Stocks took another hit today on the back of disappointing job growth numbers for July. The U.S. Department of Labor reported that the U.S. economy added 32,000 non-farm payroll jobs last month, compared with the 235,000 economists had expected. Ouch.
The S&P and Dow fell about 1% while the Nasdaq dropped 2%, after closing the day down sharply yesterday as well. The weekend couldn't come any sooner. Let's all just pack it up and go home.
In today's Motley Fool Take:
- Google: What You Must Know
- Shameless Plug: Rule Your Retirement
- The Need for eSpeed
- Discussion Board of the Day: Crafty Fools
- DHB's Bulletproof
- Quote of Note
- Lower Your Property Taxes
- More on Fool.com Today
Google : What You Must Know
My colleague Richard Duprey wrote today about the revelation that Google
I have two takes on this. First, private companies with inexperienced management often have some missteps when dealing with stock. The only reasons this is a big deal is because Google grew to be such a smashing success, and the correction came fairly late in the game.
The other is that any talk about this being a reason Google would delay its IPO is complete balderdash: Google's IPO is not drawing the investor interest that everyone thought would be its divine right. After all, this is Google. GOOO-GUL. We all use it every day, and everyone's been waiting for this moment, well, forever. The reason that Google's thinking about delaying an IPO in which everyone seems to be interested in principle but not actuality is because few people are stepping up to buy its atrociously overpriced stock. You hear whispers about the company wanting to give fund managers a little more time to digest the offering. Bunk. Folks have been hot and bothered about a Google IPO for two years. This isn't a company that people need to get up to speed on; it's an IPO that, for once, people seem to be smart enough not to chase.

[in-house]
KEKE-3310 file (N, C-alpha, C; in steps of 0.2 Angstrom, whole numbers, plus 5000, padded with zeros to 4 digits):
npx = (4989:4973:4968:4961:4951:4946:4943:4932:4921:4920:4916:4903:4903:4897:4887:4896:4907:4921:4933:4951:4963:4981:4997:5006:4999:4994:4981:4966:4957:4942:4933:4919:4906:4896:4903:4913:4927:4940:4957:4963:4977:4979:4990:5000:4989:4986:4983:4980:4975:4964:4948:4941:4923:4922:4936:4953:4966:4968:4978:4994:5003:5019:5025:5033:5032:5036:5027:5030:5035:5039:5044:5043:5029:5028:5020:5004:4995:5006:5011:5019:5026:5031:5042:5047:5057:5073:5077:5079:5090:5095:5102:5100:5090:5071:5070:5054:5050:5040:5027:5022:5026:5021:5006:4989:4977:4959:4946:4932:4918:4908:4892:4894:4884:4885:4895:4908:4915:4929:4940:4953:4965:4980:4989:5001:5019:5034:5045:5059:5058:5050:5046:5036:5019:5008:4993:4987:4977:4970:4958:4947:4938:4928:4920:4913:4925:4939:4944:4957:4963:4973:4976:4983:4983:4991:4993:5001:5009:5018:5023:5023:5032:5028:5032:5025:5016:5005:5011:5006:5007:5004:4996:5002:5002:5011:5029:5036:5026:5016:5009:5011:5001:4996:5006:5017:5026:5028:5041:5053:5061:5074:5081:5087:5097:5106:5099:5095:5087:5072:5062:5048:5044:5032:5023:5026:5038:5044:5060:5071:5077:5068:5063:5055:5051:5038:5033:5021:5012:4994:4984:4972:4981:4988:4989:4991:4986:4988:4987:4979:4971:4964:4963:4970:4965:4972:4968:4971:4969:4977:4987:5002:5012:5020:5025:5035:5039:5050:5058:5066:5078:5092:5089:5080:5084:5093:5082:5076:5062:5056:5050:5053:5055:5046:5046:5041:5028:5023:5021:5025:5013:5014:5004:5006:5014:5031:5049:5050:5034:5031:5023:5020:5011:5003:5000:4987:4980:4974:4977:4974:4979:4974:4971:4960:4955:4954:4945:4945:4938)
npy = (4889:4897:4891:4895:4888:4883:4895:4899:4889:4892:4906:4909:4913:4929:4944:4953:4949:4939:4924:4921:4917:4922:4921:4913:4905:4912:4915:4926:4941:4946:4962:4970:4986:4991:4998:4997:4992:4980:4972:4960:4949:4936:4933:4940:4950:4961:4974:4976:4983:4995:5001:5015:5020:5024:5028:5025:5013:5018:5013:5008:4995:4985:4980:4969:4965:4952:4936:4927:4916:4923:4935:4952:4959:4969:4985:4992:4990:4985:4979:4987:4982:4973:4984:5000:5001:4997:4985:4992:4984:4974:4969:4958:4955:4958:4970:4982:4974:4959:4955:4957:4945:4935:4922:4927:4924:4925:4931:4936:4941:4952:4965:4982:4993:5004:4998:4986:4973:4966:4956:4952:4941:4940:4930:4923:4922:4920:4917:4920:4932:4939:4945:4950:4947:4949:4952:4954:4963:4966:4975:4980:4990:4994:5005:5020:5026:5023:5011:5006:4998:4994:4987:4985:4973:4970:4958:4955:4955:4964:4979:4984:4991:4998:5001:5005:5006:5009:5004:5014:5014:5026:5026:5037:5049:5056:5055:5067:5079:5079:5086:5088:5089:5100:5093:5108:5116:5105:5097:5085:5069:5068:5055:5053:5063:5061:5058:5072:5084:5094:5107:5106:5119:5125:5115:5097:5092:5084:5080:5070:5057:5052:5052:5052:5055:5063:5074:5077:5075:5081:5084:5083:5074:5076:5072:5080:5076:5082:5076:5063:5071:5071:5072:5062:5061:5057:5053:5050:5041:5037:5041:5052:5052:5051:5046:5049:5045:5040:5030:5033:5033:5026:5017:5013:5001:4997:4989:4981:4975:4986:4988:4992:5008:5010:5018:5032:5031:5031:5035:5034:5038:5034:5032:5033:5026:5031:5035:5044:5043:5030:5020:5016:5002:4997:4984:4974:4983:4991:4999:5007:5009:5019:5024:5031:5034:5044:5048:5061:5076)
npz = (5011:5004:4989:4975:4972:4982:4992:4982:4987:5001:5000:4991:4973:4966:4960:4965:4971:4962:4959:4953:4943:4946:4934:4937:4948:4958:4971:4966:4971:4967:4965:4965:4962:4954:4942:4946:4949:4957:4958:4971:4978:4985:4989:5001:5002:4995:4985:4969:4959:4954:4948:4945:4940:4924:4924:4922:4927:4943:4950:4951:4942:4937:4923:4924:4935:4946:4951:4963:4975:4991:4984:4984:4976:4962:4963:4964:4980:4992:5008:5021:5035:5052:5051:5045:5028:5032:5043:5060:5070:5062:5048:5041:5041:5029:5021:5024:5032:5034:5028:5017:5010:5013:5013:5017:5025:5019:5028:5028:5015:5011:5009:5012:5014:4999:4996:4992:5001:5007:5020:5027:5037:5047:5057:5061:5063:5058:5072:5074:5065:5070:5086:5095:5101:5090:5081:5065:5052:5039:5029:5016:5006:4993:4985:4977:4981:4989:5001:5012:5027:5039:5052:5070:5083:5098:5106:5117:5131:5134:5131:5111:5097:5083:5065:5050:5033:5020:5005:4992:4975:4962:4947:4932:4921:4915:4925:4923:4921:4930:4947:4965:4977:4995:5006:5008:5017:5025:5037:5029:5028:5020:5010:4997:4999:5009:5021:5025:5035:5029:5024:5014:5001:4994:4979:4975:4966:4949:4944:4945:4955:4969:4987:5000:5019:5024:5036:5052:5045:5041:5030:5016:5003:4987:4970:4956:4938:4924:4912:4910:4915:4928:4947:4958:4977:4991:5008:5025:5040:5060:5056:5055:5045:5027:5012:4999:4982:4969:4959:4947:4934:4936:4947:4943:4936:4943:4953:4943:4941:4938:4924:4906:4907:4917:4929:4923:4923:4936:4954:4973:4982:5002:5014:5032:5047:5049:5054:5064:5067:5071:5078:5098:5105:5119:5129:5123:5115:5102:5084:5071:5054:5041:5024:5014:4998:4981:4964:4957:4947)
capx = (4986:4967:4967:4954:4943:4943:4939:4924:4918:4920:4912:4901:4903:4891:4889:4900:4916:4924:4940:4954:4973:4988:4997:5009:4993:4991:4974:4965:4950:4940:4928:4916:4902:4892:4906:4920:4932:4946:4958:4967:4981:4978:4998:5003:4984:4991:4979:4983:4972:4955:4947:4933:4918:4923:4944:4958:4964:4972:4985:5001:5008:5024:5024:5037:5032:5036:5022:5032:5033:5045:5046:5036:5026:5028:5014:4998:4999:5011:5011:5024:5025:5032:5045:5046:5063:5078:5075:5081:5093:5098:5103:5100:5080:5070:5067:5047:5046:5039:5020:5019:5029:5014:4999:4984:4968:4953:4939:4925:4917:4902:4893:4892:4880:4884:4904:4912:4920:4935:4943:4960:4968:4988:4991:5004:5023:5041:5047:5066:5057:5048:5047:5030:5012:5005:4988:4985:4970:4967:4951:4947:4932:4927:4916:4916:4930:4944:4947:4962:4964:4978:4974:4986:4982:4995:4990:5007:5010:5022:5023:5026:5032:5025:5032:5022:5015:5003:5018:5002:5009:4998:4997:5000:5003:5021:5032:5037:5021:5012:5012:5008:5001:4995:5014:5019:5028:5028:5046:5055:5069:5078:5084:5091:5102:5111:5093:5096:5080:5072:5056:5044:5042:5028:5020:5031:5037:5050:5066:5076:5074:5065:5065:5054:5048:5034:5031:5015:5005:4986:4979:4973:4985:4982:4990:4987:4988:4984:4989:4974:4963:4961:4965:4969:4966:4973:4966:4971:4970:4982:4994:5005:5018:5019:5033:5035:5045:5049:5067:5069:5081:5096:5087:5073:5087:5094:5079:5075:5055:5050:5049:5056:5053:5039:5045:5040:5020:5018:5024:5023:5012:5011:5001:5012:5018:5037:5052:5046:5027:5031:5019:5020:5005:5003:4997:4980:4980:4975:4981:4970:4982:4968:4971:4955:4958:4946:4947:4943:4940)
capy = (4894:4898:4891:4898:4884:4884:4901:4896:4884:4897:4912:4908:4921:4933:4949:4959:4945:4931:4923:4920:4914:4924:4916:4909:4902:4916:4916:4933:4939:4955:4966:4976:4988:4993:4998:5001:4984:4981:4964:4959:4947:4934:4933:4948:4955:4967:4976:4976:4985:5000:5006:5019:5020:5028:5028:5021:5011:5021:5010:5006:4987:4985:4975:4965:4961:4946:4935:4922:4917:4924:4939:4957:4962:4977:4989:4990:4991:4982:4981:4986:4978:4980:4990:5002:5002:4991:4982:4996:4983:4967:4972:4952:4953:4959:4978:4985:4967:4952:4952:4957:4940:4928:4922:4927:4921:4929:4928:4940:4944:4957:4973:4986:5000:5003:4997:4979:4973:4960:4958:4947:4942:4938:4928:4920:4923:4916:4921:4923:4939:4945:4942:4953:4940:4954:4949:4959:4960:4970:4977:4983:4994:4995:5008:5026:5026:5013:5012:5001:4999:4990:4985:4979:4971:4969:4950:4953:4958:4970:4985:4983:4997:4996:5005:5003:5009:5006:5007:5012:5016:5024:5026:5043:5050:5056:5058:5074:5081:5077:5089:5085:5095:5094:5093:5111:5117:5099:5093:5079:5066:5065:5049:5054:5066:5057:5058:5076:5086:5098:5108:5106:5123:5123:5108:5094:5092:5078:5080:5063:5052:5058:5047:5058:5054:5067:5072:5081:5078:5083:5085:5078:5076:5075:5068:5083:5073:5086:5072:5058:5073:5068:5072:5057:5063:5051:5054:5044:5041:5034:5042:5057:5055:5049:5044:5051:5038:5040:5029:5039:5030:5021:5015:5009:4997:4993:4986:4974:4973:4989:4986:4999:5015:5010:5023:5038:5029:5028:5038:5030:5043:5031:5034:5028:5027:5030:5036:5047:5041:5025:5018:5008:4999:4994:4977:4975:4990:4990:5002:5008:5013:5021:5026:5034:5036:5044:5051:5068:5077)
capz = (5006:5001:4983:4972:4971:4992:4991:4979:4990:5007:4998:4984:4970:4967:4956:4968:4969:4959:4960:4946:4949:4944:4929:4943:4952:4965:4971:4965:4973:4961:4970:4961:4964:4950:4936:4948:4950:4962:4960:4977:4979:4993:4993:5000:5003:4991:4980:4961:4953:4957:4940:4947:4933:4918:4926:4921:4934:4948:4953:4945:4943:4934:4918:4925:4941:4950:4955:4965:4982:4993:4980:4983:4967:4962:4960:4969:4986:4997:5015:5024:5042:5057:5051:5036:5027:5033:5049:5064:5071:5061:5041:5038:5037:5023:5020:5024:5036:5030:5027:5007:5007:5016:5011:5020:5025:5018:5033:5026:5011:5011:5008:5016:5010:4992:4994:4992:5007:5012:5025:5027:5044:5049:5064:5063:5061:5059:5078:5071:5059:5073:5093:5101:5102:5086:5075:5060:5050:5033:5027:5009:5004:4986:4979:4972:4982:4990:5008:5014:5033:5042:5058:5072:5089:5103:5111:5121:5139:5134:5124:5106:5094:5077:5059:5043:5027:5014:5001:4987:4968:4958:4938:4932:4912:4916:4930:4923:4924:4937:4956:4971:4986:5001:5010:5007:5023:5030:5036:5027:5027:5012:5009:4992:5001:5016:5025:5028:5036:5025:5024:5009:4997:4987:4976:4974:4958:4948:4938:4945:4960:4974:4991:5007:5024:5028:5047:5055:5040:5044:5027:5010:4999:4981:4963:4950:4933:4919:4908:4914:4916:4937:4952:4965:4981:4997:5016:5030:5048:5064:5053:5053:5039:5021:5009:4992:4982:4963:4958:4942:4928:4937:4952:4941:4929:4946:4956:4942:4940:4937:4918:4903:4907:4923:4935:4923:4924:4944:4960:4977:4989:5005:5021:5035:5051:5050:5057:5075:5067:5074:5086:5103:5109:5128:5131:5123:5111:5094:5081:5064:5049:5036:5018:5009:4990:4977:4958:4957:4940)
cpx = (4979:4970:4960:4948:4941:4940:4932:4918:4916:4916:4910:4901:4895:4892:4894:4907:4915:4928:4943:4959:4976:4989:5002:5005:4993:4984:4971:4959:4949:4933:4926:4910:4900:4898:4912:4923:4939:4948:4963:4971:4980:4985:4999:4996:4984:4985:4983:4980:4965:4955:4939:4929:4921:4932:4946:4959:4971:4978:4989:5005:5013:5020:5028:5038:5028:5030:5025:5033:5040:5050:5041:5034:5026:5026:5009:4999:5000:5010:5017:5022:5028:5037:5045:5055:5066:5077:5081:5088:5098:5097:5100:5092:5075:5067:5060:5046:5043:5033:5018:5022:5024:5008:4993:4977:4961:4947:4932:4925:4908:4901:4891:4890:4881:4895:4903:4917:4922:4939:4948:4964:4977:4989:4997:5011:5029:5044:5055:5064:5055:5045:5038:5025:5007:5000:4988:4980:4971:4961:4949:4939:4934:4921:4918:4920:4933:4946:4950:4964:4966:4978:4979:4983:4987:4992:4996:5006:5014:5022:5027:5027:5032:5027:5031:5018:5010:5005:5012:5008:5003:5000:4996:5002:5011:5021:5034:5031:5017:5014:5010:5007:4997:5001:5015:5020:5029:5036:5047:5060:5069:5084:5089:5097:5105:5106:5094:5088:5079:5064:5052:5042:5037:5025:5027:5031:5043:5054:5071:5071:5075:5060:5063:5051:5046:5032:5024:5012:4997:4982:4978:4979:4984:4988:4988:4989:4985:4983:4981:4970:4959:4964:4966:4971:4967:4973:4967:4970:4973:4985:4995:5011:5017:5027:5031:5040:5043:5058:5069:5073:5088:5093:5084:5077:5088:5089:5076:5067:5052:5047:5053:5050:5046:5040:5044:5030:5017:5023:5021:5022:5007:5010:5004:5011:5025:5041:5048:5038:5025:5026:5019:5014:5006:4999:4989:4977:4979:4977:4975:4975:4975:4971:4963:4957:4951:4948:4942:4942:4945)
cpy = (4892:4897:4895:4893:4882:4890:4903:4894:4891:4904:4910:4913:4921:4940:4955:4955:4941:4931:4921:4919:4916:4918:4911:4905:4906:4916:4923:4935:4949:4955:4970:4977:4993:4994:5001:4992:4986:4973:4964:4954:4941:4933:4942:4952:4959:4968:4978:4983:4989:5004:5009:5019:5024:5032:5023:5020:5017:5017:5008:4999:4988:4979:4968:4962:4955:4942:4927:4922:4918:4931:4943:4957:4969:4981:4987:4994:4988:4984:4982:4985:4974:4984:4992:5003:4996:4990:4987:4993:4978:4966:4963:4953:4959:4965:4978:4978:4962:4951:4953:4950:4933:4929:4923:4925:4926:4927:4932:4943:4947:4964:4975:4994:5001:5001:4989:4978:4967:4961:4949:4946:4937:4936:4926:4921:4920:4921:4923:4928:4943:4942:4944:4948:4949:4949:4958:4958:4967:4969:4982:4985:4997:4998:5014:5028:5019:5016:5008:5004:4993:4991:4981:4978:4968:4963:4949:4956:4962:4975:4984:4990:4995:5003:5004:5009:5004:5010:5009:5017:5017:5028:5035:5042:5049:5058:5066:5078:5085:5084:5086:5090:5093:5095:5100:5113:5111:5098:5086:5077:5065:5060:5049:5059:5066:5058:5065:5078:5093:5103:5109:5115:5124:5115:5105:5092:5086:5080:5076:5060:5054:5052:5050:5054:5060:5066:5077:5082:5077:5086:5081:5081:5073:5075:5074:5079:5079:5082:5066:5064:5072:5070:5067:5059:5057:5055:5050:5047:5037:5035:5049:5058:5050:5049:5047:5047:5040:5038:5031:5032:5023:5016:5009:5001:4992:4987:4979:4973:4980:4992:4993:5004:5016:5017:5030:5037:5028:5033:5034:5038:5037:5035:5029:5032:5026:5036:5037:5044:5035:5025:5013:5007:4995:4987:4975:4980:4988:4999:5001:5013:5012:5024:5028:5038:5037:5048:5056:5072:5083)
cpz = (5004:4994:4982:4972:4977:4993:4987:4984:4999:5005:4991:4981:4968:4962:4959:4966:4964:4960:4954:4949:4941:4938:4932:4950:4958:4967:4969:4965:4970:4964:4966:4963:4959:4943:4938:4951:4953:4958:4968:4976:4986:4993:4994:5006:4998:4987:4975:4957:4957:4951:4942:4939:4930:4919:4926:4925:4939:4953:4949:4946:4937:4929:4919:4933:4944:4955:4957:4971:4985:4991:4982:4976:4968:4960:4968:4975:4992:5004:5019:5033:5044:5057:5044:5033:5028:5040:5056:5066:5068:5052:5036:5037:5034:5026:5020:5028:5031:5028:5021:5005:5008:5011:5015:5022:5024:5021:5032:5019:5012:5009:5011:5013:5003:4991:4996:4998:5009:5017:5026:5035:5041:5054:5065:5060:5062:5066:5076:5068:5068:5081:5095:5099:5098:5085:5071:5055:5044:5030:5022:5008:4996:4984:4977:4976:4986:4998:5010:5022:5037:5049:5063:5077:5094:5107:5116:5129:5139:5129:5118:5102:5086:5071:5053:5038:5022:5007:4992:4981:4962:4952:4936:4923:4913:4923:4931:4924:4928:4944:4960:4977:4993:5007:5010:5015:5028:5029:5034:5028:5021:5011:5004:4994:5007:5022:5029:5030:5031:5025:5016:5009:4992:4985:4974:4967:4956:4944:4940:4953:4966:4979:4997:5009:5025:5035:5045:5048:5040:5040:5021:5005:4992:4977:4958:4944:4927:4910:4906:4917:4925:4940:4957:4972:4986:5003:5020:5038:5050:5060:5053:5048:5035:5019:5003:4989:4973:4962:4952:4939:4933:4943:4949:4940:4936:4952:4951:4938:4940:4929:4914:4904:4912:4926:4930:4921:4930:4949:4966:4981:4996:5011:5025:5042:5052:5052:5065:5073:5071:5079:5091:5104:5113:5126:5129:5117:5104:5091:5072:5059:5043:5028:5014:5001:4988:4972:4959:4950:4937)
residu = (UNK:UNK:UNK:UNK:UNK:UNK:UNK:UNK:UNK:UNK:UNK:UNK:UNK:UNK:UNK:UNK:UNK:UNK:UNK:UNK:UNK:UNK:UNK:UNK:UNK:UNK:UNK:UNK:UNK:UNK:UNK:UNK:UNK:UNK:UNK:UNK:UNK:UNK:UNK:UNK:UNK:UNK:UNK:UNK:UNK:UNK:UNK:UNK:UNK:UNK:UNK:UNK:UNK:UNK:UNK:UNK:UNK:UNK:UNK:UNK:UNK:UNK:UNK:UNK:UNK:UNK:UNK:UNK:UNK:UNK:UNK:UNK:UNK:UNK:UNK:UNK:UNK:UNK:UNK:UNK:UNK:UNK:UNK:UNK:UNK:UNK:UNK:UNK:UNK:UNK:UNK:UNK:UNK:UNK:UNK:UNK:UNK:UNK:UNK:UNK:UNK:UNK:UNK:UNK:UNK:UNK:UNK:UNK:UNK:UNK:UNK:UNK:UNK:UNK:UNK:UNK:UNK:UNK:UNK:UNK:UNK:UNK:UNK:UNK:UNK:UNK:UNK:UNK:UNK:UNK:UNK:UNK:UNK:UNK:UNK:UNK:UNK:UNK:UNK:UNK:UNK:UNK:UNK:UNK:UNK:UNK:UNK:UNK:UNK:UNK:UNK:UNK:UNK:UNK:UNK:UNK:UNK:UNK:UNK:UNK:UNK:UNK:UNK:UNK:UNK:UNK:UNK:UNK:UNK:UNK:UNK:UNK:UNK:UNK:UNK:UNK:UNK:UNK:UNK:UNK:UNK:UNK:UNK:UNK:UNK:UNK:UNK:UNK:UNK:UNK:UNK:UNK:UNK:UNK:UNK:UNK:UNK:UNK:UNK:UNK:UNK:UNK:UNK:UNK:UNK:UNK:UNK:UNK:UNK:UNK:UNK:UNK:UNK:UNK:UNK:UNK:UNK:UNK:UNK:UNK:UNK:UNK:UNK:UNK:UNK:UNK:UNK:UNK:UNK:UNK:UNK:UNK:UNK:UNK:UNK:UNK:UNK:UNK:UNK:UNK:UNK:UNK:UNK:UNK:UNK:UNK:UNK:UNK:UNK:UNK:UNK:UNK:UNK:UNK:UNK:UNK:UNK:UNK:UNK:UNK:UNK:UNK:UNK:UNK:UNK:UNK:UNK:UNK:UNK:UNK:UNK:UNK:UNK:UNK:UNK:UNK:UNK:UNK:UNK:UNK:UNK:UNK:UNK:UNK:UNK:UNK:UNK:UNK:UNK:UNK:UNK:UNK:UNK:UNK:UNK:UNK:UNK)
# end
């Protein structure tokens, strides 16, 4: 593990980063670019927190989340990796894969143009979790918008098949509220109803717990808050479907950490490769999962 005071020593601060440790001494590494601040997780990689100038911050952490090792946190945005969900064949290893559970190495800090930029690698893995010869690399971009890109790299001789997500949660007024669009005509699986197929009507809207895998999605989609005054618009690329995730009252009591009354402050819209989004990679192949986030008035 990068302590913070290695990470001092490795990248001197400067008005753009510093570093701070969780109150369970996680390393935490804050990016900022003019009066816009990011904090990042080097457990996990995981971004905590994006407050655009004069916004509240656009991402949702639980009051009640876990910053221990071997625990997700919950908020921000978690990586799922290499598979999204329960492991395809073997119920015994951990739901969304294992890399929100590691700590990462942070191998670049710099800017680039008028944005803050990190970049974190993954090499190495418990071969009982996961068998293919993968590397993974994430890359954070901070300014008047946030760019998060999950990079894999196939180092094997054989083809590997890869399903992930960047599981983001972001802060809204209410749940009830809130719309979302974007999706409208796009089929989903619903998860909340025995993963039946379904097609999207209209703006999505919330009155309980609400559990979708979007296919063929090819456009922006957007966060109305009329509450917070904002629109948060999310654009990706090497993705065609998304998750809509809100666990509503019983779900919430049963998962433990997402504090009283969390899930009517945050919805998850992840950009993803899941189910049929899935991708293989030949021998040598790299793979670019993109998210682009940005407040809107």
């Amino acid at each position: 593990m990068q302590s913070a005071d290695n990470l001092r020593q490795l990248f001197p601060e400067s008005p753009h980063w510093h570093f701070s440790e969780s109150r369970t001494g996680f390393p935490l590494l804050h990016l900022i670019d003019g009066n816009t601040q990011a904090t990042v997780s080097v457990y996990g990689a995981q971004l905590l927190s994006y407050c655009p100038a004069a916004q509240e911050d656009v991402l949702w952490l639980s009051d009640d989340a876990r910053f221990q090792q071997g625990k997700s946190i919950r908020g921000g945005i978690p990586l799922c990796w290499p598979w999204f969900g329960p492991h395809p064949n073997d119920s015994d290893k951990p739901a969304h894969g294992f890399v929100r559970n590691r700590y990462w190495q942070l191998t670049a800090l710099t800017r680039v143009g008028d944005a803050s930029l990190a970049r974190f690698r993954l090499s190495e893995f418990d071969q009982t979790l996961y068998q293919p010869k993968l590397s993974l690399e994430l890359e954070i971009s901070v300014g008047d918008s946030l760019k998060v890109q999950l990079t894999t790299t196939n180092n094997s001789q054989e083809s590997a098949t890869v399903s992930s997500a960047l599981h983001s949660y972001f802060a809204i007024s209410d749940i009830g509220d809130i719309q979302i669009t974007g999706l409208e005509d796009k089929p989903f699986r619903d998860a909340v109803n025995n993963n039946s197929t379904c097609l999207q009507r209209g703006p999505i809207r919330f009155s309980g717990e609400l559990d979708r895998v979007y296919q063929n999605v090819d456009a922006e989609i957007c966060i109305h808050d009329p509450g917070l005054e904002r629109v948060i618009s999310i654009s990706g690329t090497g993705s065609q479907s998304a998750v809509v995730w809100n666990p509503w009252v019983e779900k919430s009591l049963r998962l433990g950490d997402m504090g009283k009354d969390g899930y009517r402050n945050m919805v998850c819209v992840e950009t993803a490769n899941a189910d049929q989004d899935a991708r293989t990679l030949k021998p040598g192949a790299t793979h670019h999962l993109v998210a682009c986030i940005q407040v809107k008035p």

Essentially, what's driving the demand for Google coverage is a media that wants this to be a big thing, wants an event about which people can get excited. This isn't it, and yet it still creates its own interest. The Google IPO is like those famous people whom people are interested in mostly just because they're famous and not on any real intrinsic merit. Pia Zadora. Anna Nicole Smith. Carrot Top. Kato Kaelin. A giant heap of "whatever" that still seems to attract interest in some circles.
Google's managing to do something that I really thought would be impossible: Spoil the Dutch auction for future IPOs. This is supposed to be the great equalizer, a way for the common man to get shares alongside the big Wall Street houses. It also tends to prevent those infernal first-day pops in pricing, and it lowers the need for underwriting services. Needless to say, Wall Street hates Dutch auctions, though they've been very successful for RedEnvelope
Google's sorta like the senior prom: really interesting and exciting in concept, a bit underwhelming in actuality. You have the dual-class share system, meaning that though Google will take your money, it's not really interested in what minority shareholders think. Its stock has been priced at simply absurd levels, with a P/E that could exceed 350 at the open and cash flow generation that's not much better. And no, I'm not talking about the price per share. There have been some grumblings from people who have balked at the $108 to $135 per-stub projections -- which is just silly. Google stock isn't expensive because the quote per share is high, it's expensive because its implied price for the company is high. And if the IPO fails, it wouldn't be because of inherent weakness in the Dutch auction system (though Wall Street would press this point very hard): It would have everything to do with Google's price it set for itself.
Anecdotal evidence informs me that the underwriters are finding little demand for the Google IPO. If this is true, perhaps people are coming to the conclusion we came to back in April: This is an IPO that we're happy to watch but not participate in. It's kinda like a bullfight -- I wouldn't go anywhere near that ring until I'm sure there's nothing named "toro" anywhere in the building. Great to be a spectator, but I'm afraid the participants may get mauled.